In 2021, U.S. consumers were expected to spend roughly $768 billion from retail e-commerce, building on the pandemic gains that were seen in 2020, according to data from Statista. Highly enterprising retailers have been implementing multi-channel strategies, known as omnichannel, for some time. However, for the majority, change is on the horizon—and it’s approaching quickly.
Companies must adapt to a world where customers want to find information, request assistance, make purchases, and share their thoughts on a variety of channels: mobile, online, call centers, and even brick-and-mortar stores. But what exactly is omnichannel and why does it matter to your business?
What is omnichannel? Omnichannel, which is also known as “cross-channel strategy data,” means fulfilling the needs of your customers at every touchpoint, providing the same experience and functionality across all channels, no matter how your customer chooses to interact. Channels can include:
Over the phone/call centers
With an omnichannel, companies can be attentive at each stage of the customer journey—discovery, research, purchase, support, customer service, and returns—to build up an ongoing relationship. Simply put, omnichannel is customer-centric. It’s where you meet customers where they are and provide them with the best possible service.
Why would omnichannel matter to your business? Allowing customers to move freely between channels is essential: 95% of customers use at least 3 channels in a single interaction with a company, according to research firm Forrester. Customers expect a seamless contact experience, but unfortunately, that rarely happens.
When calling or contacting a business, customers find themselves passed from agent to agent, explaining their situation multiple times. It’s repetitive, tedious, and enough reason to lose faith in a company and take their business elsewhere. This is where omnichannel comes in.
Optimizing your customer contact experience with omnichannel strategies means you’re connecting everything from live chats, social media, emails, phone calls, and SMS to your CRM system. This creates a seamless customer experience. The customer journey is one of the most important aspects of your business. Omnichannel ensures that you can communicate with customers easily and efficiently throughout their journey and cater to their every need.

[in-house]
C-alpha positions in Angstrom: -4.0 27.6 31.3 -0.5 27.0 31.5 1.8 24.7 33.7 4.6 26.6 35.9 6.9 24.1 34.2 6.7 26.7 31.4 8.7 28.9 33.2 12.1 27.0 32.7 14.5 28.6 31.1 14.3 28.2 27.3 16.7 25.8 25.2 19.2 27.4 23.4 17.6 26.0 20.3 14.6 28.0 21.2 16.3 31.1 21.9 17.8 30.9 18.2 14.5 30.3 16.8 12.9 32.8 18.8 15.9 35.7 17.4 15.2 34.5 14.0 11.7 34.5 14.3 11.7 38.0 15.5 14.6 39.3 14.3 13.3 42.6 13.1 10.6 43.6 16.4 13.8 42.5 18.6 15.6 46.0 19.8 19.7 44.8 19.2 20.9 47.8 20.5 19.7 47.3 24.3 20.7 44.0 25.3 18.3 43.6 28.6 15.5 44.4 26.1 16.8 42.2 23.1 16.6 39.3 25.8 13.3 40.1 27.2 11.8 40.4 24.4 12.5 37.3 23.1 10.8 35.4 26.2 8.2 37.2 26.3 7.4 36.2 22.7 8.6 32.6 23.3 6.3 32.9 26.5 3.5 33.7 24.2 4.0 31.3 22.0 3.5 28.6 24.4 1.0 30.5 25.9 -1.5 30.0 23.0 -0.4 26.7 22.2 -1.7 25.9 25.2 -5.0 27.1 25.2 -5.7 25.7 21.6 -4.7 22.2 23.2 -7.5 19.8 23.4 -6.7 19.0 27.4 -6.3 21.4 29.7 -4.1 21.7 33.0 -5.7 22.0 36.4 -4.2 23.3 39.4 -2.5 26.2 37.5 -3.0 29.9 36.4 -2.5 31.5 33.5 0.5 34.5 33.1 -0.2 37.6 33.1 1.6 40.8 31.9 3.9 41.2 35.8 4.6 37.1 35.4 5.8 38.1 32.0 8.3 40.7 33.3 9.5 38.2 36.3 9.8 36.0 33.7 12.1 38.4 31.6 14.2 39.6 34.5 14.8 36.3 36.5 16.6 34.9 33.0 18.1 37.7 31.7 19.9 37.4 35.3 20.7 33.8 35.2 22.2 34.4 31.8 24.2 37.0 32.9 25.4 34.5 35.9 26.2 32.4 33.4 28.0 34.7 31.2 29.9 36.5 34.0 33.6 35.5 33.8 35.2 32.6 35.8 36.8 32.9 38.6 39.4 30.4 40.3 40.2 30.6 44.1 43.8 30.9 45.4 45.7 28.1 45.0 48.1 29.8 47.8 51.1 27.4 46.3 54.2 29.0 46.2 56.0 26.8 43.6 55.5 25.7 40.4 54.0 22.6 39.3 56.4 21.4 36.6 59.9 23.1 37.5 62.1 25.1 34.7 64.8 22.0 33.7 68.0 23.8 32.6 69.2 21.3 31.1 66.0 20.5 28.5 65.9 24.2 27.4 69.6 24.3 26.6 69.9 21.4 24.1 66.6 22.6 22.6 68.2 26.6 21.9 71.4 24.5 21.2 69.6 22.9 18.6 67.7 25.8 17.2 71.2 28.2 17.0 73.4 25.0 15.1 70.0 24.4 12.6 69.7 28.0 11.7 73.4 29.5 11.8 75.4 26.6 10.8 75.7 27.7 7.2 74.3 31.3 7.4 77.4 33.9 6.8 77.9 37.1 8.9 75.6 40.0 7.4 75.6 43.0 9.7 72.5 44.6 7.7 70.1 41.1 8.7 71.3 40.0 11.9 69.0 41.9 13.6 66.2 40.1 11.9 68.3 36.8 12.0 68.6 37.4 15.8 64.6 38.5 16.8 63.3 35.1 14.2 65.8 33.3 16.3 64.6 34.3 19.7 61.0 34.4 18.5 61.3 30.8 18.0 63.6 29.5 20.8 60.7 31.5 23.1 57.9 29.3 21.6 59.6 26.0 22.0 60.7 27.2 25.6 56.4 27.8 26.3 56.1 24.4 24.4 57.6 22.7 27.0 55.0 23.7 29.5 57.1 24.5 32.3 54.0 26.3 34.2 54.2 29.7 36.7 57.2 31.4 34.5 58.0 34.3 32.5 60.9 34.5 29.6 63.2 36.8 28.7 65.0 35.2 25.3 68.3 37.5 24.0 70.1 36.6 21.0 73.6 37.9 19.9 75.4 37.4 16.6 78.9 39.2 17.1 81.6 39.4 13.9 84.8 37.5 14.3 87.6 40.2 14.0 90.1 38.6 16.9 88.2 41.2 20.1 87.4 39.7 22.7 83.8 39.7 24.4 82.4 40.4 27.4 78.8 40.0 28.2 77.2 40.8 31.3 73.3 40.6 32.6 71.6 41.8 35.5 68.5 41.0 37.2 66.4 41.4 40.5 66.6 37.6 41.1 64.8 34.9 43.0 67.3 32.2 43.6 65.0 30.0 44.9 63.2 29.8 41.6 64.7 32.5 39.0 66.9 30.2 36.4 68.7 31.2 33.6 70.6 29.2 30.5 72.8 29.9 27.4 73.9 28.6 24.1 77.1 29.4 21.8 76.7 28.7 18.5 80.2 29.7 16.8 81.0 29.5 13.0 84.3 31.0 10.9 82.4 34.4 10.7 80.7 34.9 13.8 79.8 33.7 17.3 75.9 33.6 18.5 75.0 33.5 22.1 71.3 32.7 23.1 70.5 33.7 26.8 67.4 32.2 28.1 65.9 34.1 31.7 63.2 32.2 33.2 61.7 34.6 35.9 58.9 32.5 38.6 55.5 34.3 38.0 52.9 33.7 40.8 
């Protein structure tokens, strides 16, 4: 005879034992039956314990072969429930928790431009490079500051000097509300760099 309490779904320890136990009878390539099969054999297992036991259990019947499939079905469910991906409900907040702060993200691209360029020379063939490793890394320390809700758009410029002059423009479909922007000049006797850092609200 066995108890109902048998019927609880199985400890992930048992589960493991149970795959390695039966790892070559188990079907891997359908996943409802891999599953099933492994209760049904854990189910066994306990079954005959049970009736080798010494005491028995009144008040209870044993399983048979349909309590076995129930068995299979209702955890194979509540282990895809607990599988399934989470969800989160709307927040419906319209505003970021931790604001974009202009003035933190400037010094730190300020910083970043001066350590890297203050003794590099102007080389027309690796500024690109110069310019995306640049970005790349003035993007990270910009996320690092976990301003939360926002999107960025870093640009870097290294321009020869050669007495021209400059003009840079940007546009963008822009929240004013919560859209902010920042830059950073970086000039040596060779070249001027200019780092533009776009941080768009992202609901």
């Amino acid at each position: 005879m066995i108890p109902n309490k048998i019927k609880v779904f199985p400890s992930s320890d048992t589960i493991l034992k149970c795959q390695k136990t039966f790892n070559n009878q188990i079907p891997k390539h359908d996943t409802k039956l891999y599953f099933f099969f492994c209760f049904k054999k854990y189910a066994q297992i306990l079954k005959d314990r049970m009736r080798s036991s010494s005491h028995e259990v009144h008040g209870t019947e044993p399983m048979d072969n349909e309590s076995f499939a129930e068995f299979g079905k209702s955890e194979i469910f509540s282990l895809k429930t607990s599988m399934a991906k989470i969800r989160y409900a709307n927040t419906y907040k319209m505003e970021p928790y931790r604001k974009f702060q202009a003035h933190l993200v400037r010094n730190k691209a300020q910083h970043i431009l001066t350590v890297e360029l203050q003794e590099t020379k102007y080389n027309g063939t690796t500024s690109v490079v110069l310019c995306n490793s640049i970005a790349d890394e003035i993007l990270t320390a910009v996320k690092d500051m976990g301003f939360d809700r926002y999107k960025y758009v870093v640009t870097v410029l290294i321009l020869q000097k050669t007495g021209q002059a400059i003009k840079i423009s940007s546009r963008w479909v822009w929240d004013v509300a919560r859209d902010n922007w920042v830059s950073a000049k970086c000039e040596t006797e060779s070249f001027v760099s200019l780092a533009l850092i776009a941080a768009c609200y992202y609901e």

So, what can you do? You have an idea of what omnichannel means and how it could benefit your business, what next? How do you create these connections and better communicate with your customers? Answer: An omnichannel cloud contact center.
An omnichannel cloud contact center is a customer service function that allows customers to seamlessly switch between support channels by using cloud-based contact center software. Most contact centers bridge the gap between the customer and the company by handling inbound and outbound calls, resolving complaints and general customer support, responding to emails or text messages, staffing live chats, and social media support.
Most contact centers work using VoIP software which combines several telecommunication functions including call screening, voice mail, call recording, conference calling, and more. An omnichannel cloud contact center would streamline the services so that instead of working parallel, all communication channels and their supporting resources work together, allowing customers seeking support to seamlessly switch back and forth across all channels.
Businesses that implement omnichannel strategies can also reengage customers paused at any point of their customer journey. The cross-channel system allows businesses to reach out via email, text, mobile push notifications, and website pop-ups—so customers can pick up where they left off, even if it was on another channel. This makes the contact experience seamless.
The Takeaway Turning a basic call center into an omnichannel cloud contact center can be a significant undertaking, as they need to have the right technology in place. Because omnichannel cloud contact centers are cloud-based, the technology is all hosted and maintained by a software provider. However, businesses willing to undertake the transformation will have more success meeting customer expectations, and that is critical in today’s experience economy.